Working title: The Śro Story
You have stumbled upon, or have been invited to, an open work to capture in wiki-form the experience of "Środowisko" lived by a network of friends united though Quiet Waters Media at the Cabrini Center, friends hailing from Children of Mary Homeschooling, San Damiano Youth Group, WLOF Station of the Cross, Morning Star Family Holy Hour, St. Luke's Mission of Mercy, Franciscan University of Steubenville, some Roman Pontifical Universities and a Parish in Baltimore. The notes found here focus on an event that could otherwise be known as a Catholic Culture Experience (one debated alternative name for the event). While these pages (Środowiki?) are a way for those of us in different places to share our notes about what works for events, it is also thought towards a more formal and better understanding of how Pope John Paul II's approach to community is prophetic.
Thanks to Śro-père Fr. Martin Moleski for hosting this dialog on his own space, teaching us the ways of the wiki, and being an enthusiastic protagonist.
If you would like to become an editor on this wiki, send your name and e-mail address to Fr. Moleski.
The story of Środowisko
- Środowisko is not a conference, camp, or package program. It is not first of all an activity, but refers to a group of people. It was a name used by Pope John Paul II to refer to his people, and his people came together for retreat-vacation events.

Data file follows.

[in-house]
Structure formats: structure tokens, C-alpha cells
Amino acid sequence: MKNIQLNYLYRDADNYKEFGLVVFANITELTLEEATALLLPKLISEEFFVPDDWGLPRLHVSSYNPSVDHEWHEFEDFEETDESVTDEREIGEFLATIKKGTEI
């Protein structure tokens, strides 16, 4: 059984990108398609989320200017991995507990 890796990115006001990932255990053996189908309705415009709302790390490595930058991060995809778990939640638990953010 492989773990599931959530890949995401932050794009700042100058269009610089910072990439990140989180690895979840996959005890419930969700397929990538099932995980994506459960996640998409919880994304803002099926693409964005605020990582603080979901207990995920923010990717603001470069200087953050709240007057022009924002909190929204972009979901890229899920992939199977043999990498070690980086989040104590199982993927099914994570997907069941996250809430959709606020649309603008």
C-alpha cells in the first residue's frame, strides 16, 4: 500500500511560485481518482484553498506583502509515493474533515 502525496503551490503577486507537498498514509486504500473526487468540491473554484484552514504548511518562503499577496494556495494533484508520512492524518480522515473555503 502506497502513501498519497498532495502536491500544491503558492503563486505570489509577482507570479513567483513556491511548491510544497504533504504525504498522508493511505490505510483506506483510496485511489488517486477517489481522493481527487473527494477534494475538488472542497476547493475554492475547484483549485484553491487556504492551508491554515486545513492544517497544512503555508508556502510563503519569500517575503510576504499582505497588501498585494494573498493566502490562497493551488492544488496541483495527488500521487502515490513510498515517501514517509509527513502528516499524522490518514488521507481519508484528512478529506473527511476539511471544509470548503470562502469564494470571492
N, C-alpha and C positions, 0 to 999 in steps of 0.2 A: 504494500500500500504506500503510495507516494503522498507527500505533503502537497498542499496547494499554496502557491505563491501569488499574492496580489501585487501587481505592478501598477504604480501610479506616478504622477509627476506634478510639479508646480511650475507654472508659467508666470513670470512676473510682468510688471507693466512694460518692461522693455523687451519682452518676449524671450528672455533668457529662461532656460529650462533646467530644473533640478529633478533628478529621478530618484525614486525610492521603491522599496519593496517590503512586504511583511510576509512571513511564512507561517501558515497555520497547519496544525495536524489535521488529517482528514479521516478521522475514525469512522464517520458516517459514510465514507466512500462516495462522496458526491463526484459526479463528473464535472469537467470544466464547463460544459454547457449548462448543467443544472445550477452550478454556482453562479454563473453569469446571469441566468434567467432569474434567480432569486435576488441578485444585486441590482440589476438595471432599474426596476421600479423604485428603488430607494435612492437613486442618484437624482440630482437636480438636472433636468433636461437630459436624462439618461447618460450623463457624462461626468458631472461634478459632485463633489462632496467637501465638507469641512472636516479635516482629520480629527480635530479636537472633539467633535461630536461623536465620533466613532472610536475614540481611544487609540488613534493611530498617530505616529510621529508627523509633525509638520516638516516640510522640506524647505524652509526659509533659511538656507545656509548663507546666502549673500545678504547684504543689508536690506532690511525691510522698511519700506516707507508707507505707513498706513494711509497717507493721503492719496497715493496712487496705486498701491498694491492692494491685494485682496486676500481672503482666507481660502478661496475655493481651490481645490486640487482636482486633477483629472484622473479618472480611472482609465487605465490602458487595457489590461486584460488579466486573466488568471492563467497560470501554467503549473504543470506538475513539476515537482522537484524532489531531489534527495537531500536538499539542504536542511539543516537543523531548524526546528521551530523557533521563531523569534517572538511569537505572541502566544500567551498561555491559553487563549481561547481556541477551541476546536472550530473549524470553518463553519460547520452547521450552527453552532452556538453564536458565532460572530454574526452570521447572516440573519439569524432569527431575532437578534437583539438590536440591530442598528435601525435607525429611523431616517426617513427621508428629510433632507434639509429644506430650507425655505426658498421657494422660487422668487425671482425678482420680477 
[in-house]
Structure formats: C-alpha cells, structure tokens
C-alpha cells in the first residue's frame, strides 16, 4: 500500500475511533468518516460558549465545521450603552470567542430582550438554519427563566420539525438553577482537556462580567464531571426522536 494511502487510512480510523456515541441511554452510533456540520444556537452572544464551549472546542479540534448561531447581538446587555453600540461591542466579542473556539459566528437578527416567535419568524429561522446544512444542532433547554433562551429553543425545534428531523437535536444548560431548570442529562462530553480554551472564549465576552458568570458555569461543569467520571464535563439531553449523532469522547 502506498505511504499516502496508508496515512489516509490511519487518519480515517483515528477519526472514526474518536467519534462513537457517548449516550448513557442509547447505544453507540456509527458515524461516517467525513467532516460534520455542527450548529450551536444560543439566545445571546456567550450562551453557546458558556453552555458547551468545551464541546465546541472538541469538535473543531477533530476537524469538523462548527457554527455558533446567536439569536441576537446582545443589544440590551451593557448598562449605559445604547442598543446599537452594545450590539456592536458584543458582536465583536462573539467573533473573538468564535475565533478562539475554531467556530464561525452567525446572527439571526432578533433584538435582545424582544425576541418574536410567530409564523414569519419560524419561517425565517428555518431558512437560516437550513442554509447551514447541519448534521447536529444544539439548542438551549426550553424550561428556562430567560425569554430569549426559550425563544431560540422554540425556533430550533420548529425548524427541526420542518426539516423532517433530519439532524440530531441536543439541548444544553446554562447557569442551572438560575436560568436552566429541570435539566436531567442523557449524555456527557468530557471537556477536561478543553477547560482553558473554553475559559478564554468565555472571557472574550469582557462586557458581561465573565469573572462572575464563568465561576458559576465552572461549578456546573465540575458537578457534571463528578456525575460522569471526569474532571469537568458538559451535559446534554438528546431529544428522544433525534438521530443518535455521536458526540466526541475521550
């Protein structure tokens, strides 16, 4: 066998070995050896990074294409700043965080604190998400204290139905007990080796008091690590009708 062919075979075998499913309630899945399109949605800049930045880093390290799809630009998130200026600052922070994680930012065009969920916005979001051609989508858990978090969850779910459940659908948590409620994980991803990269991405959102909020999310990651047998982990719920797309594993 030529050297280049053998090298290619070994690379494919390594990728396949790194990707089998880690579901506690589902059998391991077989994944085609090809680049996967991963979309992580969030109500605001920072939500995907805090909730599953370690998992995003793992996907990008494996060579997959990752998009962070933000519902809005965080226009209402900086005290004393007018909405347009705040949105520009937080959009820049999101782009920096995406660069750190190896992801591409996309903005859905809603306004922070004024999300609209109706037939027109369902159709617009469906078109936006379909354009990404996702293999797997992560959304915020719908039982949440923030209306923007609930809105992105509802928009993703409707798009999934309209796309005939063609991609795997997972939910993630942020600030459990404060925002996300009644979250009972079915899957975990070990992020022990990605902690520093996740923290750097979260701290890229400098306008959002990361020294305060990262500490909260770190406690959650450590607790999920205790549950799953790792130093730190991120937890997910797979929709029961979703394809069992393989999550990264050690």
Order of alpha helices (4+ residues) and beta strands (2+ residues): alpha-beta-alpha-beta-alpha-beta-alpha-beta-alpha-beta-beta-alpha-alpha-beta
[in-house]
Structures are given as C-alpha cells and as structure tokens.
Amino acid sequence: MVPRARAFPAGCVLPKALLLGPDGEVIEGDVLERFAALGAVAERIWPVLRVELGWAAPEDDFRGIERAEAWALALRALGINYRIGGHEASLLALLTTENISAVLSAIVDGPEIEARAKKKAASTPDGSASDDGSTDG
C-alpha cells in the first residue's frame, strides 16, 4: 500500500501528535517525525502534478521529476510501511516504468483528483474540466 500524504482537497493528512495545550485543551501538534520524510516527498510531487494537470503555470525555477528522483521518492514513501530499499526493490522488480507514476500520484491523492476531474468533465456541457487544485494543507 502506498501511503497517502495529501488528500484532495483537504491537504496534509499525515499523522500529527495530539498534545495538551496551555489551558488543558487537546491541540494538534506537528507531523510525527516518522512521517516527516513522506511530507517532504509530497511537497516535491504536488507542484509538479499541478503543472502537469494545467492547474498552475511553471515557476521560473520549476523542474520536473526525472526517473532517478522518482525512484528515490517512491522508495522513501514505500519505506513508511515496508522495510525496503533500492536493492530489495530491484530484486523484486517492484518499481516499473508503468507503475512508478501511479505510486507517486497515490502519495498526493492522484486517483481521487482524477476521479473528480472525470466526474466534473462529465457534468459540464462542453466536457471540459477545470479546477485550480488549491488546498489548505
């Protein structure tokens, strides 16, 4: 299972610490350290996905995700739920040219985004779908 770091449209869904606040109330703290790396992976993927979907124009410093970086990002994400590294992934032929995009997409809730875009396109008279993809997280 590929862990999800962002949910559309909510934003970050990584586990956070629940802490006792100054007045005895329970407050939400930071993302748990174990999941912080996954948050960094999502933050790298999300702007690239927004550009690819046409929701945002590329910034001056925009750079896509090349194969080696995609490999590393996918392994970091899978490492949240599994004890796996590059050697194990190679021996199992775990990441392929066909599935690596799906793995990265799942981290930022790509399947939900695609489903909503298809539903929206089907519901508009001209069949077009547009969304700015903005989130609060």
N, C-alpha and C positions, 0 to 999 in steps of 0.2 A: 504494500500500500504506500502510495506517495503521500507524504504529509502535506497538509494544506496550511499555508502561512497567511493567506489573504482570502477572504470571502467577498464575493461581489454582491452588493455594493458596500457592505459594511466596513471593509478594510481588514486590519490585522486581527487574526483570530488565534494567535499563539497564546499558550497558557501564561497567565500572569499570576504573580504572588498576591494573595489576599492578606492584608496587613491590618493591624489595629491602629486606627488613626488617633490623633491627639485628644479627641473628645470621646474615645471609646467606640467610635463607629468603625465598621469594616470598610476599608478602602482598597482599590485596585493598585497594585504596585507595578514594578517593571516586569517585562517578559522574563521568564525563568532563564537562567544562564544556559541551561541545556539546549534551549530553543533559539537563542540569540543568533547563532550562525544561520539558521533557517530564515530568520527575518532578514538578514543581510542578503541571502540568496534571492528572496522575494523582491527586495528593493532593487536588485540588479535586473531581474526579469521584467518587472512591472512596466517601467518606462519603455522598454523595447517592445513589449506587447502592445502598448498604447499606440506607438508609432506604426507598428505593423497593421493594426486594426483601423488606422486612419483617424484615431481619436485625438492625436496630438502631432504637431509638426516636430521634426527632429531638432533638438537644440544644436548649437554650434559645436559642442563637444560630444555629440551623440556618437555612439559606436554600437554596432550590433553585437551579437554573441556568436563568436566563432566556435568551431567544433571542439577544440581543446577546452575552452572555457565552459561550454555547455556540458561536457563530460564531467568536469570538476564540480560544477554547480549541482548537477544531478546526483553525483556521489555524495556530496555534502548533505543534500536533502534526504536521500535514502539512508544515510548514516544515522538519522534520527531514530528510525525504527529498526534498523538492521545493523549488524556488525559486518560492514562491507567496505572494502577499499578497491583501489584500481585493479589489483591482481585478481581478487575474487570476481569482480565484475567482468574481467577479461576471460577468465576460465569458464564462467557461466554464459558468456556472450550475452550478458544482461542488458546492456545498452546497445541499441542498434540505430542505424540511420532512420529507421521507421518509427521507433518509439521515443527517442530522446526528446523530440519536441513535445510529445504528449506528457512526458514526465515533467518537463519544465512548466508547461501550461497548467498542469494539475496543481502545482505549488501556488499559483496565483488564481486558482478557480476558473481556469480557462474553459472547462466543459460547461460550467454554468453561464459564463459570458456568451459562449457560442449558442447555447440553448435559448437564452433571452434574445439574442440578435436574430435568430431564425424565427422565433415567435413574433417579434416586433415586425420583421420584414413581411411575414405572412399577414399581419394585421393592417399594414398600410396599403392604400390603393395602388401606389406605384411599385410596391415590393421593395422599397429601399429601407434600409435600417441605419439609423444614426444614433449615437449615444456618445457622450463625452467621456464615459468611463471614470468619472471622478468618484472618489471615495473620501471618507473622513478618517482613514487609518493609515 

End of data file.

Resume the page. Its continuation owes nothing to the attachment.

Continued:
- How does one use a name without hijacking it, a name for such a remarkable group with its canonized leader? There are precedents. In 1942 a German youth group calling themselves "the White Rose" came together around a professor to combat Nazism on an ideological level. In 1995 a group in Madison Wisconsin, inspired by their story and sharing their heroic ideal, took up the group's name "White Rose" for the task of an intellectual apostolate in their pro-life mission. Quiet Waters' use of the name "Środowisko" is in a like manner, inspired by the story of John Paul II's Środowisko and with great reverence and homage to their experience, while we create our own in a similar vein.
- A milieu is not a militia... in a milieu you "receive" your people, in a militia you "recruit" them.
- The Środowisko of JPII
School of Prayer
- Liturgy of the hours
- Lectio Divina
- Adoration and Confession
School of Communication
This is the outline used for the week-long "crash course in videography" from years 1 - 4. With a solid group of leaders that already know a lot about video editing it's been more efficient to go over most of these things in the small groups themselves (depending on the type of project they will be producing) and save the group presentations for other things.
We've also shown clips from Navis pictures "How to make a movie".
1) Introduction to new media video production. Theological and theoretical aspects of thinking about new media. Video communication as the art of light.
2) Organization of production: Roles and goals
3) Writing for video: How to make treatments, scripts and storyboards
4) Audio Basics: Introduction to the microphones and their use
5) Introduction to composition for photography and video
6) Introduction of lighting for video
7) How to interview and be interviewed, different styles of interviews, how to talk to a video camera.
9) Introduction to post-production audio and music